Advanced manufacturing, agriculture and digital productivity are the latest research areas to be cut as a result of the Abbott Government’s short-sighted Budget.
Shadow Research Minister Senator Kim Carr said news of another 75 jobs cut at CSIRO exposed the Abbott Government’s utter hypocrisy on support for science, innovation and research in Australia.
“Tony Abbott likes to talk big about bringing science and research together with business to create growth and opportunities for Australia but his actions reveal just how hollow his words are,” Senator Carr said.
“Mr Abbott says his Industry Growth Centres ‘will foster better use by industry of Australia’s world class researchers’ but at the same time he is getting rid of the researchers.
“Who does Mr Abbott think industry will collaborate with when he is cutting some 800 jobs from Australia’s premier scientific research agency?
“The sheer absurdity of identifying food and agribusiness and advanced manufacturing sectors as two of the Government’s five ‘Growth Centres’ then slashing research in those very same areas is breathtaking.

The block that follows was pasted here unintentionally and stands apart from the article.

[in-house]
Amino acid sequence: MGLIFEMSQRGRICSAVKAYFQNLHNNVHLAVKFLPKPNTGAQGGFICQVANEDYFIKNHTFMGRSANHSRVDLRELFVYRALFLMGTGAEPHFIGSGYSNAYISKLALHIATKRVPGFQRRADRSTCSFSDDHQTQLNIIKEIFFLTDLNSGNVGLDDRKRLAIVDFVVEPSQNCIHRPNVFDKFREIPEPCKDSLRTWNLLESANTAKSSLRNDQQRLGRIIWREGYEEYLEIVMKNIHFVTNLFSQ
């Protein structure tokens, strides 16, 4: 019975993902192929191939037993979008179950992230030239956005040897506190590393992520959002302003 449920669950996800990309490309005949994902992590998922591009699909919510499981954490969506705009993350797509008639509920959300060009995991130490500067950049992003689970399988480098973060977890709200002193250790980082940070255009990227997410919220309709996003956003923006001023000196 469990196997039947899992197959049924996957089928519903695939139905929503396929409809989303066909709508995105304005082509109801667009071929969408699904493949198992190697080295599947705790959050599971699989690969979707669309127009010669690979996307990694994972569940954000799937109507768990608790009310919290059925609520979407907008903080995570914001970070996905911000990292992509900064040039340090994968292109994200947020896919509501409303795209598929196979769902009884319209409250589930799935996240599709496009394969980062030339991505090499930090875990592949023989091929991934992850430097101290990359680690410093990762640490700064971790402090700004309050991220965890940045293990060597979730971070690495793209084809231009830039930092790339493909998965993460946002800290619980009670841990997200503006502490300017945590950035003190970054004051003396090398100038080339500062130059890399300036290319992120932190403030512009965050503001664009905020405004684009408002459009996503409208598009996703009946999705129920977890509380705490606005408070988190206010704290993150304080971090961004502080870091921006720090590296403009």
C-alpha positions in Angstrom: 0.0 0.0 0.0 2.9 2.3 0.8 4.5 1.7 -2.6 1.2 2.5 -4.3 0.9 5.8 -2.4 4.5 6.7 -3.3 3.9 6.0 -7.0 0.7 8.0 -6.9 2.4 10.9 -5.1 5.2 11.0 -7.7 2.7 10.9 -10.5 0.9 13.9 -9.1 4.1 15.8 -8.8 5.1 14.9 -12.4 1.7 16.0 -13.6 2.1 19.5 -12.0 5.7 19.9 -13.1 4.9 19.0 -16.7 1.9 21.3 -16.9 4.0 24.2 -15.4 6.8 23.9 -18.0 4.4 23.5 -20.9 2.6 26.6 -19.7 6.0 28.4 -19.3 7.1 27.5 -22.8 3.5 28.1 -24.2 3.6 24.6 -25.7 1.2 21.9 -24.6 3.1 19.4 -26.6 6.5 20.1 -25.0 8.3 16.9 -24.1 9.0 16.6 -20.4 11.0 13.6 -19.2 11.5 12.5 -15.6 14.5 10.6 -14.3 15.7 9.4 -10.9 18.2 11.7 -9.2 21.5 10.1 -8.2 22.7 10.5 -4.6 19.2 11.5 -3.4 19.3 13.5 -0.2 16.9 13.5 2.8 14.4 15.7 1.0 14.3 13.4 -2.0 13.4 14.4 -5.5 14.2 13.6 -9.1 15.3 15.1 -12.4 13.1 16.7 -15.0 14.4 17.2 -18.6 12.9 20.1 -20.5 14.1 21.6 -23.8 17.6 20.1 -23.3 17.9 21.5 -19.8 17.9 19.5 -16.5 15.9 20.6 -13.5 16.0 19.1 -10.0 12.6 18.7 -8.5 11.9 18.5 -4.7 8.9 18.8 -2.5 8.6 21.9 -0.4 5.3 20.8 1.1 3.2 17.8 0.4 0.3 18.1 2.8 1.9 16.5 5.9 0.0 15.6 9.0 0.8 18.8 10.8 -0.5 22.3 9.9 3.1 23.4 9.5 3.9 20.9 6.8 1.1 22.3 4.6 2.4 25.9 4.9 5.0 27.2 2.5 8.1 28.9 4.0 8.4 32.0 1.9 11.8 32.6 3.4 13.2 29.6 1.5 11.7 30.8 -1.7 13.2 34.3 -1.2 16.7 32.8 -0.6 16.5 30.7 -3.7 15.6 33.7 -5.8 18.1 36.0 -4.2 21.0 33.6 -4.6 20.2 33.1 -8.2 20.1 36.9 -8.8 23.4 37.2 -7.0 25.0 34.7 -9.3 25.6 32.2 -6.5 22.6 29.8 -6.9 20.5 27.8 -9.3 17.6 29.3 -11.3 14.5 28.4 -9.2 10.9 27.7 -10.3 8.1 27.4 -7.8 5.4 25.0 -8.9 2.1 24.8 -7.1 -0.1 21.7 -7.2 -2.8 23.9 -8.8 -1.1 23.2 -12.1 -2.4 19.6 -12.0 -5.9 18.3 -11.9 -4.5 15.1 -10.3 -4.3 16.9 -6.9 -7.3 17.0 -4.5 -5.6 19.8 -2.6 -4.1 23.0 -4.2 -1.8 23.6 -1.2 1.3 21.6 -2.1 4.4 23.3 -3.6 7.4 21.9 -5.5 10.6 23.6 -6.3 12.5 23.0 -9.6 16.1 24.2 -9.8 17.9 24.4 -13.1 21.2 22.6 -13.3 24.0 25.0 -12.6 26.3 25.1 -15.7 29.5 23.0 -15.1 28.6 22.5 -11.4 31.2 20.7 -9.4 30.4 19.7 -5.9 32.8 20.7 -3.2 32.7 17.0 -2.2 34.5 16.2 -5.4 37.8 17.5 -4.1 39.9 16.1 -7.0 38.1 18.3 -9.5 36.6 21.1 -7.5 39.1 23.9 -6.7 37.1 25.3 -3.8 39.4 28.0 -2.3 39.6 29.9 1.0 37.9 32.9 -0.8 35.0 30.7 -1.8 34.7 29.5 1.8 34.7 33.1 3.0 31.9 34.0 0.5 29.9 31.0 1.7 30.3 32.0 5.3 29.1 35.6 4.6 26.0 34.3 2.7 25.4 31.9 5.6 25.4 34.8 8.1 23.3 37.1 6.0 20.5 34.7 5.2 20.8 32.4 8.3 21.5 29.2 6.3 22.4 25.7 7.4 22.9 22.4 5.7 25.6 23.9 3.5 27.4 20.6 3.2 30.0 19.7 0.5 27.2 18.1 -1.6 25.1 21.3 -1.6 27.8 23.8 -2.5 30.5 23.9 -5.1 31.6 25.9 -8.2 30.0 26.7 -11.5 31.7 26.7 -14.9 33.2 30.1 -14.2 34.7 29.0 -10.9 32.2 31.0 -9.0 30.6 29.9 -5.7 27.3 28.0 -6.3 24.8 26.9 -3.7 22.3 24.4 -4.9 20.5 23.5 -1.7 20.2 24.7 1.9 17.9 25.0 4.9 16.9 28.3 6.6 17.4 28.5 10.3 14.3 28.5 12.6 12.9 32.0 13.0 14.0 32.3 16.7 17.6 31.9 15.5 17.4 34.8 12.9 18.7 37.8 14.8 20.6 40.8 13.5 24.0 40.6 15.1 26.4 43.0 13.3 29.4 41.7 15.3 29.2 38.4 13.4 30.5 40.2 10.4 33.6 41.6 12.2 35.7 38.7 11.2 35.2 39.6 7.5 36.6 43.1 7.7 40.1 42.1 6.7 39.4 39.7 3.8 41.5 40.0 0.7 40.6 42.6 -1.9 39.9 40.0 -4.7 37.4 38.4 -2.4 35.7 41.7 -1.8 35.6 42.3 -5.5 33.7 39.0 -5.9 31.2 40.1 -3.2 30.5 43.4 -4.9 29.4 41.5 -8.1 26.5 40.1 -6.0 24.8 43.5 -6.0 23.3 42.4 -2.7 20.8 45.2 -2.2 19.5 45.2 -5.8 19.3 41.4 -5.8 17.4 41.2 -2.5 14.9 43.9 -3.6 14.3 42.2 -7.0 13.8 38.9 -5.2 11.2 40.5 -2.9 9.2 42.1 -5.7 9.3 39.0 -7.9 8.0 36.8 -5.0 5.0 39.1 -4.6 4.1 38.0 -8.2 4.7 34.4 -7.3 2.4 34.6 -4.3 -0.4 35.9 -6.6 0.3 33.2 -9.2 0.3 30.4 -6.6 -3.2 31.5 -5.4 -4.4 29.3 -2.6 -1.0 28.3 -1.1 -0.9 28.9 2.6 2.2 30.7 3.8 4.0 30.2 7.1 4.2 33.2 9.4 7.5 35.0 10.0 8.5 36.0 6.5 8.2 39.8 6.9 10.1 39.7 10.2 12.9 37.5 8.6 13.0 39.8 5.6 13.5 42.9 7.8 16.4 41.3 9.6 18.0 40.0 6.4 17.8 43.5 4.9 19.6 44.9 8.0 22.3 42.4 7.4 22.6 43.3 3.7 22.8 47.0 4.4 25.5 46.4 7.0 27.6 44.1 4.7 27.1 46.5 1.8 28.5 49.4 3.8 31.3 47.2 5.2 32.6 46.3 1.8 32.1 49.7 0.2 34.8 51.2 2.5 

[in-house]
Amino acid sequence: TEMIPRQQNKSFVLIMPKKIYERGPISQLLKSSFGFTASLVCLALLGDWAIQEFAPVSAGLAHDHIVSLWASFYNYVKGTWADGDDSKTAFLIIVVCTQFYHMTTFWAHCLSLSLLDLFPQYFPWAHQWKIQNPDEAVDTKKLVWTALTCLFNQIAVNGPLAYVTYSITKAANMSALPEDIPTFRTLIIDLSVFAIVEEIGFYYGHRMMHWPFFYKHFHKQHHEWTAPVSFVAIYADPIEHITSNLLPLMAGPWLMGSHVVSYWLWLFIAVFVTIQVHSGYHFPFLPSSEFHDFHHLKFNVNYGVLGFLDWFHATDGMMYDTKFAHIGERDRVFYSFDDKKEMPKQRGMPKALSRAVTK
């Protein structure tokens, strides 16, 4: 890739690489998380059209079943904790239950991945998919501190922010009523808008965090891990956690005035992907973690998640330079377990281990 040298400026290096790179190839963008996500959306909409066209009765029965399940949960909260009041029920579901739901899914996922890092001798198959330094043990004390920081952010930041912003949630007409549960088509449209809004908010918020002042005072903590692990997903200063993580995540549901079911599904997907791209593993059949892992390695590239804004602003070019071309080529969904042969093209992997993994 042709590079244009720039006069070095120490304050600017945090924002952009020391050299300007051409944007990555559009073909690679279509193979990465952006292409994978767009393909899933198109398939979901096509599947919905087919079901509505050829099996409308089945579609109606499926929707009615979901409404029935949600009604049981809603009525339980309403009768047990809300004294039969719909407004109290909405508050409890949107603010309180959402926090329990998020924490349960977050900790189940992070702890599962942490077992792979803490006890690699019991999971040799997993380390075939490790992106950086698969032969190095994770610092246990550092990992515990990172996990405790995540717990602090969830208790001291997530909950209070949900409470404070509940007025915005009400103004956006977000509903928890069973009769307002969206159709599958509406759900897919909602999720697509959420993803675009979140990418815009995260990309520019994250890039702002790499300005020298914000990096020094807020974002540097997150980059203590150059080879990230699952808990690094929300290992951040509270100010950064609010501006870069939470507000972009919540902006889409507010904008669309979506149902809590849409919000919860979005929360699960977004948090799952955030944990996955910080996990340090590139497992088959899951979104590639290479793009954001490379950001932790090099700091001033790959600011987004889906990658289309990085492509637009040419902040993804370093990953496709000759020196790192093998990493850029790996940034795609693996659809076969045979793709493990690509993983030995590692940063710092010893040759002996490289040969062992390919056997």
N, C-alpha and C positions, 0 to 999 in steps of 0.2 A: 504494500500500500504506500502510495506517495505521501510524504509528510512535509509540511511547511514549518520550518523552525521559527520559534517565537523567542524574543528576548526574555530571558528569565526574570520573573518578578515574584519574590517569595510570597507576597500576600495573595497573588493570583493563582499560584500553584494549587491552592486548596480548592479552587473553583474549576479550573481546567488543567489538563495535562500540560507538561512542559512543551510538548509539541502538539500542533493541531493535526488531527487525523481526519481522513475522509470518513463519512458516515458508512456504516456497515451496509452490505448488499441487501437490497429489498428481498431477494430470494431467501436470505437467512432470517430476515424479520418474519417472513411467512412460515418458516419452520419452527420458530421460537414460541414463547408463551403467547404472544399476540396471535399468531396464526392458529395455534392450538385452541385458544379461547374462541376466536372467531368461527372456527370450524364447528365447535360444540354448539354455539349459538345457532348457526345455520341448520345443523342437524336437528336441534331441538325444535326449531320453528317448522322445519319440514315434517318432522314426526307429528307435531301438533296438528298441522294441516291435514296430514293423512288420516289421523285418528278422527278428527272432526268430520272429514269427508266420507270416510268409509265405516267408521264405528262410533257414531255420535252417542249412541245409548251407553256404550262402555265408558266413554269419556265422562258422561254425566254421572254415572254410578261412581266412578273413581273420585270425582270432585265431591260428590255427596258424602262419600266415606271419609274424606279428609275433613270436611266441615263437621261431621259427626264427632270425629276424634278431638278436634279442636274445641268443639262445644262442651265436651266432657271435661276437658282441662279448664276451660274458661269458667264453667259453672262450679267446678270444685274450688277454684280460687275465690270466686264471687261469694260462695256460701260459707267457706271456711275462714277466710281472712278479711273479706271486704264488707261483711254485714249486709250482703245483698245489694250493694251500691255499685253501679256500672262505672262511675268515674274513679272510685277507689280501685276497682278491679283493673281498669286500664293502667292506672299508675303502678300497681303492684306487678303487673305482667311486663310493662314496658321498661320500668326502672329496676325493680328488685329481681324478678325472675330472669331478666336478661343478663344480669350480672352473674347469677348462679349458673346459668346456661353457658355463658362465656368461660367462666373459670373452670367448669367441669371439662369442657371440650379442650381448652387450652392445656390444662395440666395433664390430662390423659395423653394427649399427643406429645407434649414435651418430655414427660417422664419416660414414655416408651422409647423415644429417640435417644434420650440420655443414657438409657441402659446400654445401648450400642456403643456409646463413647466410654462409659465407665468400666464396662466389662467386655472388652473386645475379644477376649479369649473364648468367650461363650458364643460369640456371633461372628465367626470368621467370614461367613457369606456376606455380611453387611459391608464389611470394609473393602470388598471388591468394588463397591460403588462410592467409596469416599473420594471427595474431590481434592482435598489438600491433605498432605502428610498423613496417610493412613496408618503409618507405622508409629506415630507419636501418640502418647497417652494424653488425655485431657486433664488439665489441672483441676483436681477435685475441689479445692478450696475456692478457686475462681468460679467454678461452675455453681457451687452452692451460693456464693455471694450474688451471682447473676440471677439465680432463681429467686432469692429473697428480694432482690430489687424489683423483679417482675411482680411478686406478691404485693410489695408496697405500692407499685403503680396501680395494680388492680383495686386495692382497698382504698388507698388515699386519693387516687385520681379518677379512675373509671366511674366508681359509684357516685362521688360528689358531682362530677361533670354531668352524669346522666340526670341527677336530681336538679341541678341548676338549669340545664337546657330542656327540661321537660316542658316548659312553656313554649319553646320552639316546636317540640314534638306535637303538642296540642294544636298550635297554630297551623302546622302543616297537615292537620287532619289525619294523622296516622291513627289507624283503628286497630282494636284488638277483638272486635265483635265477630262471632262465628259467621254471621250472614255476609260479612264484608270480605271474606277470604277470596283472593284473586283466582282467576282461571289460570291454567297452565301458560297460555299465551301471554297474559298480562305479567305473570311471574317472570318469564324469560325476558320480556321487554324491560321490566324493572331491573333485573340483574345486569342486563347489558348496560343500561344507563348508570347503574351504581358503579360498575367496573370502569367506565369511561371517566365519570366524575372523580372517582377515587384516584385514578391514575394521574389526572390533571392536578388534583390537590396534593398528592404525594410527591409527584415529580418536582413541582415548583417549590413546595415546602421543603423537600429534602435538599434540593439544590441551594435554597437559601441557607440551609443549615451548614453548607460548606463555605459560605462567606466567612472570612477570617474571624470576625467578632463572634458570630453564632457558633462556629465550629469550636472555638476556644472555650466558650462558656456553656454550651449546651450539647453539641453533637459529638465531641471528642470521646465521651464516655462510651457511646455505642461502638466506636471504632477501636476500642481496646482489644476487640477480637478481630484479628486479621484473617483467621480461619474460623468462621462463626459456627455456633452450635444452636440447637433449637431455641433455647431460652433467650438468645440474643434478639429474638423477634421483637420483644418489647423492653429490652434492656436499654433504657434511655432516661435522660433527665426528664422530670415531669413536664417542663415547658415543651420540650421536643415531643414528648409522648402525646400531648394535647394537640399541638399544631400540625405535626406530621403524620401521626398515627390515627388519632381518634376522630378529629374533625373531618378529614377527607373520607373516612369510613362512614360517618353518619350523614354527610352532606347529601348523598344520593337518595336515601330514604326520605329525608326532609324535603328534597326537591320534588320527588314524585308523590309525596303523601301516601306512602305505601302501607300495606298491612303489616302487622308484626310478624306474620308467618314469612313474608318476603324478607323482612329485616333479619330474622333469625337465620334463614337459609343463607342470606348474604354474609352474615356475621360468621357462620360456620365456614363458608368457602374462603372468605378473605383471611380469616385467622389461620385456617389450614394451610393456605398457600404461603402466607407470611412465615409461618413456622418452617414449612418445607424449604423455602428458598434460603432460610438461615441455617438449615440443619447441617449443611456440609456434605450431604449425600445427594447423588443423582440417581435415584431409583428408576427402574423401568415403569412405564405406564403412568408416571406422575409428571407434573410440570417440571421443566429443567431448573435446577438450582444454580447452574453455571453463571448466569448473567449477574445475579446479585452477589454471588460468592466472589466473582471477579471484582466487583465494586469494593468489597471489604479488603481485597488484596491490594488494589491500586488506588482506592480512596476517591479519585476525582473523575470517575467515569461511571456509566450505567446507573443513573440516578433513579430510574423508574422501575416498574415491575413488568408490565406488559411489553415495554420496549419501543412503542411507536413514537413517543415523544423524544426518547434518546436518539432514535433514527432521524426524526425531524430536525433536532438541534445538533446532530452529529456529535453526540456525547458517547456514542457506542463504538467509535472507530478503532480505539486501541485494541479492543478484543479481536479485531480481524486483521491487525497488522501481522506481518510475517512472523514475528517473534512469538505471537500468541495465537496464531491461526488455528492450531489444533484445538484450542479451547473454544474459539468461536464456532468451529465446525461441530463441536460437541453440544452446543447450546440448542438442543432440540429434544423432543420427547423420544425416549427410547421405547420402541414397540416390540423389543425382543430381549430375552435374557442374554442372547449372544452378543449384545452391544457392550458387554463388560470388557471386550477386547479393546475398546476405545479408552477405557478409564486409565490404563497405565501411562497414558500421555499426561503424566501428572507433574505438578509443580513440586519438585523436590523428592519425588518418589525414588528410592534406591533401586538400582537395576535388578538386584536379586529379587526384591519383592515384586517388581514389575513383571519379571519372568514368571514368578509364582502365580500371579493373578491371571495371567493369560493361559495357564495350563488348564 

“Perhaps Mr Abbott should take some advice from his Indian counterpart Prime Minister Narendra Modi during his visit on what real support for science looks like.
“Despite challenging economic circumstances, the Indian Government still managed to deliver a four per cent funding increase for science in its 2014-15 budget, which followed impressive previous annual increases of around 25 per cent in preceding years.
“Contrast this to the 2014-15 Abbott budget which cut $878 million from science and research agencies, including almost $115 million from the CSIRO.
“Indian Minister of State for Science and Technology Dr. Jitendra Singh has said that ‘all efforts would be made to make India as world’s number one power in the field of science.’ If only the Abbott Government shared this worthy ambition and backed it with such substantial investments.
“A new report out today shows the significant negative impact the Abbott Government’s cuts are having on CSIRO staff, not just those who have lost their job but also on the morale of those who remain.
“The survey of CSIRO staff revealed that the majority of respondents felt ‘challenged, threatened and uncertain about the current environment in CSIRO’.
“This is not good enough. Our scientists and researchers deserve better and Australia deserves a government that invests in our future, not seeks to push us back into the dark ages.”
TUESDAY, 18 NOVEMBER 2014